Traditional Micronesian Societies: Adaptation, Integration, and Political Organization (Google eBook)

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University of Hawaii Press, 2009 - History - 278 pages
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"Traditional Micronesian Societies" explores the extraordinary successes of the ancient voyaging peoples who first settled the Central Pacific islands some two thousand years ago. They and their descendants devised social and cultural adaptations that have enabled them to survive-and thrive-under the most demanding environmental conditions. The dispersed matrilineal clans so typical of Micronesian societies ensure that every individual, every local family and lineage, and every community maintain close relations with the peoples of many other islands. When hurricanes and droughts or political struggles force a group to move, they are sure of being taken in by kin residing elsewhere. Out of this common theme, shared patterns of land tenure, political rule, philosophy, and even personal character have flowed. To describe and explain Micronesian societies, the author begins with an overview of the region, including a brief consideration of the scholarly debate about whether Micronesia actually exists as a genuine and meaningful region. This is followed by an account of how Micronesia was originally settled, how its peoples adapted to conditions there, and how several basic adaptations diffused throughout the islands. He then considers the fundamental matters of descent (ideas about how individuals and groups are bound together through ties of kinship) and descent groups and the closely interlinked subjects of households, families, land, and labor. Because women form the core of the clans, their roles are particularly respected and their contributions to social life honored. Socio-political life, art, religion, and values are discussed in detail. Finally, the author examines a number of exceptions to these common Micronesian patterns of social life." --Publisher.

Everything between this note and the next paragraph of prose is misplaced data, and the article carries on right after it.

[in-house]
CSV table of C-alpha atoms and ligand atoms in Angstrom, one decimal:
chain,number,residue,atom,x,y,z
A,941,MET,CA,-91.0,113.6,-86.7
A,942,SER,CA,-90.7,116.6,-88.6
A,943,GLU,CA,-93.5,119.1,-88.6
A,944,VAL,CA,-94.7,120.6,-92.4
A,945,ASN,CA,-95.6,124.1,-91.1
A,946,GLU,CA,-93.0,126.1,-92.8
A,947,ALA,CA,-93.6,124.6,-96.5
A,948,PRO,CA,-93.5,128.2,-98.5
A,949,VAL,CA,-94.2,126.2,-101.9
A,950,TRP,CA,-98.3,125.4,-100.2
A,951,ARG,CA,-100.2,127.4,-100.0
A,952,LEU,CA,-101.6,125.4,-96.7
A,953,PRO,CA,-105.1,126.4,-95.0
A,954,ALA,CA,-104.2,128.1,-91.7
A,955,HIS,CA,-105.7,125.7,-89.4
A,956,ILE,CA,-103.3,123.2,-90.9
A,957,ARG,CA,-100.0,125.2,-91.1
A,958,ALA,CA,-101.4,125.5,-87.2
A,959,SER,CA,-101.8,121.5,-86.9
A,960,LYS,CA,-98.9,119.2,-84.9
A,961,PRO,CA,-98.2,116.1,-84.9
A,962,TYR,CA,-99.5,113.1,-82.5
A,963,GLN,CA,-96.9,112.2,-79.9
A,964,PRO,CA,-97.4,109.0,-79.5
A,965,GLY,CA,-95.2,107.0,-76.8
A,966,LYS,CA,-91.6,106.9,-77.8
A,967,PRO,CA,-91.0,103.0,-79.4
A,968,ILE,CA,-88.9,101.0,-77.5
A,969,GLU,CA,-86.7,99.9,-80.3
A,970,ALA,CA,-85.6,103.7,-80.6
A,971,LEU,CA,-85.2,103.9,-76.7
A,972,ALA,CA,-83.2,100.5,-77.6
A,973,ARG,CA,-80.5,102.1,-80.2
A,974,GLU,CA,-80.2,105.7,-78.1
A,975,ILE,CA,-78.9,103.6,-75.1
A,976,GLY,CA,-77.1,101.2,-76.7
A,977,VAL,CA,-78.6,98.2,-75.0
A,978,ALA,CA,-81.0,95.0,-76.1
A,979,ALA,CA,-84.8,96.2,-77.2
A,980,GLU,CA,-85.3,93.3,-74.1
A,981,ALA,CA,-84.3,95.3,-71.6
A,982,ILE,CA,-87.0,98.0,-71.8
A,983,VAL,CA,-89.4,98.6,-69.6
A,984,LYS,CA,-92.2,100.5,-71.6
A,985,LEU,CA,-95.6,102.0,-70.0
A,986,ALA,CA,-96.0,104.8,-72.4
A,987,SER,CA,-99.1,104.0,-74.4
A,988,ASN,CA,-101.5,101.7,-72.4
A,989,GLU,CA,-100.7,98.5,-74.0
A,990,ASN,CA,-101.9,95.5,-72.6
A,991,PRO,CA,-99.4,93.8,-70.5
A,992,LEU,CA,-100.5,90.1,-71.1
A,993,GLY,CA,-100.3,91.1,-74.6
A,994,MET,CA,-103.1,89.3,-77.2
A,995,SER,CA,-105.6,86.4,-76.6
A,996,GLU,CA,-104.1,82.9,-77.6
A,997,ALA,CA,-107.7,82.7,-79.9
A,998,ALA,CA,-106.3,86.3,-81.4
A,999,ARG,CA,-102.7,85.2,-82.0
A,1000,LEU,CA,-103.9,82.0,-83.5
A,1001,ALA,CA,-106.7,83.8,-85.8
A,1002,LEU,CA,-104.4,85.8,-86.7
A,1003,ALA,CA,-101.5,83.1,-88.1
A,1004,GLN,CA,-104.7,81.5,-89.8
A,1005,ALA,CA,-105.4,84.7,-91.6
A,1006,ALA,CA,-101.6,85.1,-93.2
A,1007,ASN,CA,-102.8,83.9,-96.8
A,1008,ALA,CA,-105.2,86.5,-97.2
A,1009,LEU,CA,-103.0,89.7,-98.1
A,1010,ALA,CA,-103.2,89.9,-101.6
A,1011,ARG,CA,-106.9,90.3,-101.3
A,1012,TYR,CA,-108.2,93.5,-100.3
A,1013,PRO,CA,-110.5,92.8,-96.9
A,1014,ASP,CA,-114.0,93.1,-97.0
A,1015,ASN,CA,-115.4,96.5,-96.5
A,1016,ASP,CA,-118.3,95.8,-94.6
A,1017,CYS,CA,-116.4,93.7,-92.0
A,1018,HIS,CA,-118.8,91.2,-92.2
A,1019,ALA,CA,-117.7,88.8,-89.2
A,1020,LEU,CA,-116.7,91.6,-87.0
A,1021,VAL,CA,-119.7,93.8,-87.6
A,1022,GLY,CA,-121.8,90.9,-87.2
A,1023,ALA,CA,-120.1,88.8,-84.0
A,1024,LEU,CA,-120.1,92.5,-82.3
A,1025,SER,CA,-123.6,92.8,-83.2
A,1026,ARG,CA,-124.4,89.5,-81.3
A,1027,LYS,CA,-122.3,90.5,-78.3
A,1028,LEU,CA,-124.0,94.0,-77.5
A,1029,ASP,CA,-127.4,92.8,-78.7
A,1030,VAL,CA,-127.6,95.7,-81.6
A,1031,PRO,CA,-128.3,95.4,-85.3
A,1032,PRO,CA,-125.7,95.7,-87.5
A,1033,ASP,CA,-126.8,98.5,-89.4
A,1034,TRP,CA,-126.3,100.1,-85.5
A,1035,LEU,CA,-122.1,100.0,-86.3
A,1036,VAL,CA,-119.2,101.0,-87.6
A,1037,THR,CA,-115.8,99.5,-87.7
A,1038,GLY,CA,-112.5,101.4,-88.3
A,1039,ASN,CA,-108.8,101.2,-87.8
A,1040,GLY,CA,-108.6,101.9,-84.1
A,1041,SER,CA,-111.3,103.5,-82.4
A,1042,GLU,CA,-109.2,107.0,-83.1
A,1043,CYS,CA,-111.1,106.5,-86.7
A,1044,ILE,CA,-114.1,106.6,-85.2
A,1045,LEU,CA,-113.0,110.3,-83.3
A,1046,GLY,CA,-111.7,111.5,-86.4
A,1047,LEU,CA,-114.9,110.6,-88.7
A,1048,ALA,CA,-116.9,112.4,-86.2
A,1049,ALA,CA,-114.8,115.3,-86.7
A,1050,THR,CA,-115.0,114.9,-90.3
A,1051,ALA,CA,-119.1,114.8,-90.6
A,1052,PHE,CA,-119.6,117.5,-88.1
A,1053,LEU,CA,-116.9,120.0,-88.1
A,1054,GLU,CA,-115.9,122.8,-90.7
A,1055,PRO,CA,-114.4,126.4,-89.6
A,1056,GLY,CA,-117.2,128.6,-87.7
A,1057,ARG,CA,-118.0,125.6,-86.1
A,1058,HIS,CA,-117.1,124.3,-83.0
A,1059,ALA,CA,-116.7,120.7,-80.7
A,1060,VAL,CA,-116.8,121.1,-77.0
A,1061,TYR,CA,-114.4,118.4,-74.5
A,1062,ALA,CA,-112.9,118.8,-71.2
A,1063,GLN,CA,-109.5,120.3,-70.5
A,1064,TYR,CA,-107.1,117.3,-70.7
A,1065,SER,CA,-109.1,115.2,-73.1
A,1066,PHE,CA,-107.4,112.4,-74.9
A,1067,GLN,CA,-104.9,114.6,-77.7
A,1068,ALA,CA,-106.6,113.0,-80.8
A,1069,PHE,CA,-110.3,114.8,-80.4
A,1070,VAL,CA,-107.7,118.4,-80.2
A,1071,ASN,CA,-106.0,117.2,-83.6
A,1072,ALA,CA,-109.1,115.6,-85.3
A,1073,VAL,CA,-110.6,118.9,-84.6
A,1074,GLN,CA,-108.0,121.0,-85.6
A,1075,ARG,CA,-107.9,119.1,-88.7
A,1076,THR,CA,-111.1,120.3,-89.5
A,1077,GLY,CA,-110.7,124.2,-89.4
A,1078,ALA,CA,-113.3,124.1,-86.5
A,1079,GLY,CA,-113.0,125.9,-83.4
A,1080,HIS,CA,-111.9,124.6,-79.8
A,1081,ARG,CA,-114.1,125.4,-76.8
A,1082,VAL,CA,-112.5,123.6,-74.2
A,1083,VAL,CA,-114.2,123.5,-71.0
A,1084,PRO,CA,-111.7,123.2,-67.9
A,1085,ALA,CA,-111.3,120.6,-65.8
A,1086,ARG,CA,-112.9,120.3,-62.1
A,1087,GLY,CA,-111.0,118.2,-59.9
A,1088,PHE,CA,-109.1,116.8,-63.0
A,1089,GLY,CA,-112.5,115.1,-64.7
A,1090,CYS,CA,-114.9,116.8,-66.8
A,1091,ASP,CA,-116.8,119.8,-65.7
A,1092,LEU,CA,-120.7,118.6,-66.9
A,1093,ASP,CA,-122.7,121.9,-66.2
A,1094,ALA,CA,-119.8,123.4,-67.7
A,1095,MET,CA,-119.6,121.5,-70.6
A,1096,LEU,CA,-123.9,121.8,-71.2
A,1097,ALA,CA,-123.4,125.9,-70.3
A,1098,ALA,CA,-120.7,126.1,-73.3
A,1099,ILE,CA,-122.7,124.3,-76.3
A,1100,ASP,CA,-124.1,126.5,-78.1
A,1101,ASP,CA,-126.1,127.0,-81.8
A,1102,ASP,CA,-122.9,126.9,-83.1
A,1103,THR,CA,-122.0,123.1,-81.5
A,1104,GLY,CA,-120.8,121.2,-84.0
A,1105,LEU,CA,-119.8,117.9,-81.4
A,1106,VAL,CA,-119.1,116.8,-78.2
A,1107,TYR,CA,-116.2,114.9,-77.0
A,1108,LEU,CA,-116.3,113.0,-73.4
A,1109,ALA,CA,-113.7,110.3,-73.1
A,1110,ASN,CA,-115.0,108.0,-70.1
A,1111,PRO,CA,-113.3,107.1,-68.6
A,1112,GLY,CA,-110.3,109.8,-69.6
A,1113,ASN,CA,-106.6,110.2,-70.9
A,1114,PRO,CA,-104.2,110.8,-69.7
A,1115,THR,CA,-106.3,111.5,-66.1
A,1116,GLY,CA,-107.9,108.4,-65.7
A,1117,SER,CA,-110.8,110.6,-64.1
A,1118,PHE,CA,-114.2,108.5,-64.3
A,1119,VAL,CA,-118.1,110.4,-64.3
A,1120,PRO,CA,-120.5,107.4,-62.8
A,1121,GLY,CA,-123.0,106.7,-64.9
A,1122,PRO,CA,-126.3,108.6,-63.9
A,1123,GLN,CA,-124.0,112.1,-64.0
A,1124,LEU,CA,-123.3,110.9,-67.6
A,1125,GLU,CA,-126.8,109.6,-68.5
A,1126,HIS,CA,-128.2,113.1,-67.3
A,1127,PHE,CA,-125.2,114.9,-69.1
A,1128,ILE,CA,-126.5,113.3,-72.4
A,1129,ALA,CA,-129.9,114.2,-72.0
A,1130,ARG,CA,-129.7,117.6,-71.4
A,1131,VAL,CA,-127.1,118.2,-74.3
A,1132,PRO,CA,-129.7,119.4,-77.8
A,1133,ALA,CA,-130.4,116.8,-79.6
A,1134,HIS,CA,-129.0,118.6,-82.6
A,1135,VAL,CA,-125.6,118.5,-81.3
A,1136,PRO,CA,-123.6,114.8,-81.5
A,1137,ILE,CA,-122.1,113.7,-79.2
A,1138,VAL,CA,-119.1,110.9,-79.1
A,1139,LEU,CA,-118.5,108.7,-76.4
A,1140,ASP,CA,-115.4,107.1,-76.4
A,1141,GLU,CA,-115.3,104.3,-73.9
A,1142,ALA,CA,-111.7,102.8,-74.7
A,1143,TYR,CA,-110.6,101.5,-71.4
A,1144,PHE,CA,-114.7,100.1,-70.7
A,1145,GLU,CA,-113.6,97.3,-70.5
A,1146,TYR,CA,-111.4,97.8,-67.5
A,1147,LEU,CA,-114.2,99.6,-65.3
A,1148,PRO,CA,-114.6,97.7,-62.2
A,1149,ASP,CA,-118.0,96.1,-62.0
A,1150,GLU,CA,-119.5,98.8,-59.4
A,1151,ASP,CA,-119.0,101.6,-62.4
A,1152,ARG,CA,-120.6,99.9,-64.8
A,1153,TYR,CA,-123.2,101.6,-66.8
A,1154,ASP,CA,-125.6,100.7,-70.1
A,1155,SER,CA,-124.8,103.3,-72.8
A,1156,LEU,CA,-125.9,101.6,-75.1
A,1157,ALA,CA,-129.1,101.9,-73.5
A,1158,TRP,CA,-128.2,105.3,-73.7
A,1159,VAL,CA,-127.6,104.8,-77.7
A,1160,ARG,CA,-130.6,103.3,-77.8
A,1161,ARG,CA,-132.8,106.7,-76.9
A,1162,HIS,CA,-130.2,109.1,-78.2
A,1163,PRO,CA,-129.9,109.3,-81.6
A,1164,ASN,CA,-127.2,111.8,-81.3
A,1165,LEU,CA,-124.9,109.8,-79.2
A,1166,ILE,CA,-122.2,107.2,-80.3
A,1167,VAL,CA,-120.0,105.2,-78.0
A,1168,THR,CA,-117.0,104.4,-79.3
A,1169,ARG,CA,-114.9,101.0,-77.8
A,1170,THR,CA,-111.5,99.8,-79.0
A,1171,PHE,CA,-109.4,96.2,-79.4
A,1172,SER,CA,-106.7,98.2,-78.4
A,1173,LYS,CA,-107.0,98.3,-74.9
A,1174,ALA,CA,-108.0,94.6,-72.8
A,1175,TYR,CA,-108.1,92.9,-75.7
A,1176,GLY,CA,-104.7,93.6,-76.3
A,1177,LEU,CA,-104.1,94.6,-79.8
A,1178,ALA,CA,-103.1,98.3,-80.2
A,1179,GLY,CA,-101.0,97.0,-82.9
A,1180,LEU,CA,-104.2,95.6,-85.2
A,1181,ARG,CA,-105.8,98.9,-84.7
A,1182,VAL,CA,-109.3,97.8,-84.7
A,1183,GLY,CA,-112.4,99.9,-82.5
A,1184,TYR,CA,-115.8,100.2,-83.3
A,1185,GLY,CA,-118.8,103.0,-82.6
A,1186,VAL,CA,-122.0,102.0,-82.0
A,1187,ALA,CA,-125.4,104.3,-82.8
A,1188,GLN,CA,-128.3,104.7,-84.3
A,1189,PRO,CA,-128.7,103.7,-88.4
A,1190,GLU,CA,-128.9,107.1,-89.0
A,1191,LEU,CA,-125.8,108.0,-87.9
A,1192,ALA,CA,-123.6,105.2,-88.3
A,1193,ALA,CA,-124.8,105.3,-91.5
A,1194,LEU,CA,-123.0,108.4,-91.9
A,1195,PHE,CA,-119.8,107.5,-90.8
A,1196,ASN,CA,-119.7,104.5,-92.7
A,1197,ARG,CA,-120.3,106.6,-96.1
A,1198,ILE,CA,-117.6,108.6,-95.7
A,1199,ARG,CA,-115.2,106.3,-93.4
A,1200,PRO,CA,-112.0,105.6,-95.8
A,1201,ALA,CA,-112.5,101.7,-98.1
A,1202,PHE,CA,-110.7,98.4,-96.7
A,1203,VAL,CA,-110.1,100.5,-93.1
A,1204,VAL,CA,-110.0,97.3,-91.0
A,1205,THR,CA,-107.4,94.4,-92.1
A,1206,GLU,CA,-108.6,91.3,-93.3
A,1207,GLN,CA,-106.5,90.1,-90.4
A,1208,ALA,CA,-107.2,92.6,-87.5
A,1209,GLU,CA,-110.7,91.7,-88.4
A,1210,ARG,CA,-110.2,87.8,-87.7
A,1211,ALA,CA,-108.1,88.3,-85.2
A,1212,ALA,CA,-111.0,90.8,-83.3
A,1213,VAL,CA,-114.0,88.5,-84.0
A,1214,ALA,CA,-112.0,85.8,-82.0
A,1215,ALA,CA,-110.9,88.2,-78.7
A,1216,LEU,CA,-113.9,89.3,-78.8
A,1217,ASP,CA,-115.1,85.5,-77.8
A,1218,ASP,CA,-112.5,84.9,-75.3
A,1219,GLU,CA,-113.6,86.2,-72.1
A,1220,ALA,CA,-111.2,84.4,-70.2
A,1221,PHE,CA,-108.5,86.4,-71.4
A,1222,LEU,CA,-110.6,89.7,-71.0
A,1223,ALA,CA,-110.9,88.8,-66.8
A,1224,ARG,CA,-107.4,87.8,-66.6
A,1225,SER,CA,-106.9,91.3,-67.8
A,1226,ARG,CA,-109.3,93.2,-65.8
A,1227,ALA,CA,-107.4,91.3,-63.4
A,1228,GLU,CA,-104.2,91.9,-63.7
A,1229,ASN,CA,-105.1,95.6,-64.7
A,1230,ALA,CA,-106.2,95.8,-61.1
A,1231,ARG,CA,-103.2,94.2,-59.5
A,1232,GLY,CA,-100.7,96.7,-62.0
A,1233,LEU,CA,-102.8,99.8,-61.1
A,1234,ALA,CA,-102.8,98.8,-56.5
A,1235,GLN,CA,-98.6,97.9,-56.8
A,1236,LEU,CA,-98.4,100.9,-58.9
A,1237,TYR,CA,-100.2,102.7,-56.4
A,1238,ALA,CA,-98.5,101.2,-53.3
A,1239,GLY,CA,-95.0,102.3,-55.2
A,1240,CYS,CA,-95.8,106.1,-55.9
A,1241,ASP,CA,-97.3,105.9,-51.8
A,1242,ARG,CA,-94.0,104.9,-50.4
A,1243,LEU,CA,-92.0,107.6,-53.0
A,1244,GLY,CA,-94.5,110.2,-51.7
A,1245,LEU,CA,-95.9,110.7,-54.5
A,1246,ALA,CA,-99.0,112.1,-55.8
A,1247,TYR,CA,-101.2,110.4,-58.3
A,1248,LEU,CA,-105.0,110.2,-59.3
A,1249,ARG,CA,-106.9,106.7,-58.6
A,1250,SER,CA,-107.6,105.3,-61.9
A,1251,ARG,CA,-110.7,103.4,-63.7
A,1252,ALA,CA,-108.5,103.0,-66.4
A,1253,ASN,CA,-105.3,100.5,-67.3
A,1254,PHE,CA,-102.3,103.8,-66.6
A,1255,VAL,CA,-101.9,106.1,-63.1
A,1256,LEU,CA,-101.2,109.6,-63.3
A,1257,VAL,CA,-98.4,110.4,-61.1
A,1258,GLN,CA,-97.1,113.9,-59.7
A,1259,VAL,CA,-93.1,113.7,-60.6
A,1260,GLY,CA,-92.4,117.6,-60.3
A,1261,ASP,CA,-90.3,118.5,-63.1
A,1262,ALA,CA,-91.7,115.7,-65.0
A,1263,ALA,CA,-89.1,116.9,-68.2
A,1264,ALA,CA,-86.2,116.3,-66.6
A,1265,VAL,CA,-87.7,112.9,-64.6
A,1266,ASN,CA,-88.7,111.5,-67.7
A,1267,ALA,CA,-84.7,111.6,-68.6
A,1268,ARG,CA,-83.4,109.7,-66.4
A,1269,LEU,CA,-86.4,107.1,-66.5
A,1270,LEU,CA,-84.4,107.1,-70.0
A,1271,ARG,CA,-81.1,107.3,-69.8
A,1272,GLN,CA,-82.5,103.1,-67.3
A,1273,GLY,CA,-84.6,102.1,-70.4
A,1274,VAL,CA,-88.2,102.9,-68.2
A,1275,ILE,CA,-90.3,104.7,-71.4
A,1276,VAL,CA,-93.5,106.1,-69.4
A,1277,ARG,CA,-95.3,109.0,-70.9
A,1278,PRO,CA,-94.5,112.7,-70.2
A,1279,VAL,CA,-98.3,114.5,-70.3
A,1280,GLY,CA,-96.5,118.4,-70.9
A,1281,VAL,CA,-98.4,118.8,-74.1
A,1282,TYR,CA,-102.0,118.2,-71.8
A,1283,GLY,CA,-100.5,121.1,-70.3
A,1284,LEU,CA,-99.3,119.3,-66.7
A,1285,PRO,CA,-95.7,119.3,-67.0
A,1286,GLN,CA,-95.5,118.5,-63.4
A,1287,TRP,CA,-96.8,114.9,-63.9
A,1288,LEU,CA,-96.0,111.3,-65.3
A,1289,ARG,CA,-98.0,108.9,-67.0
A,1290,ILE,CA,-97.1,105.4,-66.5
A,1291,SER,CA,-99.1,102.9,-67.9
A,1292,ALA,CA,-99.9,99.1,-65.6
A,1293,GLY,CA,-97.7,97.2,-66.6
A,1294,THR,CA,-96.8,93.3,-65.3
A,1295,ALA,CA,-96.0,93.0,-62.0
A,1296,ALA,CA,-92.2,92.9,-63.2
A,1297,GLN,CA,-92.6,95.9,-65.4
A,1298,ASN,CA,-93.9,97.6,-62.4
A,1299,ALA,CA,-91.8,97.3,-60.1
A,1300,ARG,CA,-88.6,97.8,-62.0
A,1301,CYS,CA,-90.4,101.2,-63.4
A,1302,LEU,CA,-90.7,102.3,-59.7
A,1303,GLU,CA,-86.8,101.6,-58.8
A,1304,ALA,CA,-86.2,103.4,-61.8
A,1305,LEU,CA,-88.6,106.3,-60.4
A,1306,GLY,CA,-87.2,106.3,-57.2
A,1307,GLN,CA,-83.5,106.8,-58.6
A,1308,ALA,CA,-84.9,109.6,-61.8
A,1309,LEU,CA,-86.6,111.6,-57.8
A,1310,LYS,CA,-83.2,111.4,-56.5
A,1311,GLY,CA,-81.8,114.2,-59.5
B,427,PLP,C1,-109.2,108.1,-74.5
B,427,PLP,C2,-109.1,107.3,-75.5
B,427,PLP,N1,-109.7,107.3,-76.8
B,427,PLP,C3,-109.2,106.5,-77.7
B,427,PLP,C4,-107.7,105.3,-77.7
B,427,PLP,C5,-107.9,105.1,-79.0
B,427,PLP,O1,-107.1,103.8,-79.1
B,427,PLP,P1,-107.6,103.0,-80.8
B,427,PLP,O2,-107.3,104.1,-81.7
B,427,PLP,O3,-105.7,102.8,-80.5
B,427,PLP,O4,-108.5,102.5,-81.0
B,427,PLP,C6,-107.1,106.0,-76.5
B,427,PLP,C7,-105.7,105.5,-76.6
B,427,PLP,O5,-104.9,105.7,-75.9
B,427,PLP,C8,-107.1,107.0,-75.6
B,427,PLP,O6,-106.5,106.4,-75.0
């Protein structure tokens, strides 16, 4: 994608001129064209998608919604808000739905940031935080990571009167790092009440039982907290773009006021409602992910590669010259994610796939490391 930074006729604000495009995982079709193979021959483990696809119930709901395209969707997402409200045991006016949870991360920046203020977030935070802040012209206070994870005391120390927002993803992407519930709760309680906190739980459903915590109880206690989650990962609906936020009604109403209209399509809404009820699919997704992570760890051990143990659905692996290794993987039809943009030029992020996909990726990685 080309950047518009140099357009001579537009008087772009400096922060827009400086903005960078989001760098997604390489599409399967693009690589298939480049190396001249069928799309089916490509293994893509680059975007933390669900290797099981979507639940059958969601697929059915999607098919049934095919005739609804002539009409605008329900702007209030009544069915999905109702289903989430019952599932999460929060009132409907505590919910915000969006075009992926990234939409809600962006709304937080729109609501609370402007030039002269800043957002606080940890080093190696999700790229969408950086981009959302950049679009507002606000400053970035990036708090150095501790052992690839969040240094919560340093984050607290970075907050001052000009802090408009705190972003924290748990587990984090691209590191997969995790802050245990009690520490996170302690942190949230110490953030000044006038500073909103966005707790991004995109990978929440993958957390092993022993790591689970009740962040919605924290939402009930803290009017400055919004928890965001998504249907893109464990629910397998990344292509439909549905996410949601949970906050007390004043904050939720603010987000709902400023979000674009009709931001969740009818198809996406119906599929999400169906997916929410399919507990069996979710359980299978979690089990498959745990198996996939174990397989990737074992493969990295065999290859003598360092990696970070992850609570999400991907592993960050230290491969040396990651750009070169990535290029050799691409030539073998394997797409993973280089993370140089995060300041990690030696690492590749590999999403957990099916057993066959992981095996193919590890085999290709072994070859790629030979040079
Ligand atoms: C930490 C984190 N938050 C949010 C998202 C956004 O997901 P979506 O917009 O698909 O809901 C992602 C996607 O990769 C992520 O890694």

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Contents

Introduction A Perspective on Traditional Micronesian Life
1
Micronesia and Micronesians
12
The Prehistory of Micronesian Societies
37
Descent and Descent Groups
66
Household and Family Land and Labor
85
Chieftainship and Government
125
Politics and Leadership
158
Aesthetics Beliefs Values and Behavior
187
Some Exceptions to the PanMicronesian Patterns
213
Epilogue Traditional Micronesian Societies and Modern Micronesian History
226
Notes
235
References Cited
249
Index
269
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About the author (2009)

Glenn Petersen is professor of anthropology and international affairs at Baruch College, City University of New York.

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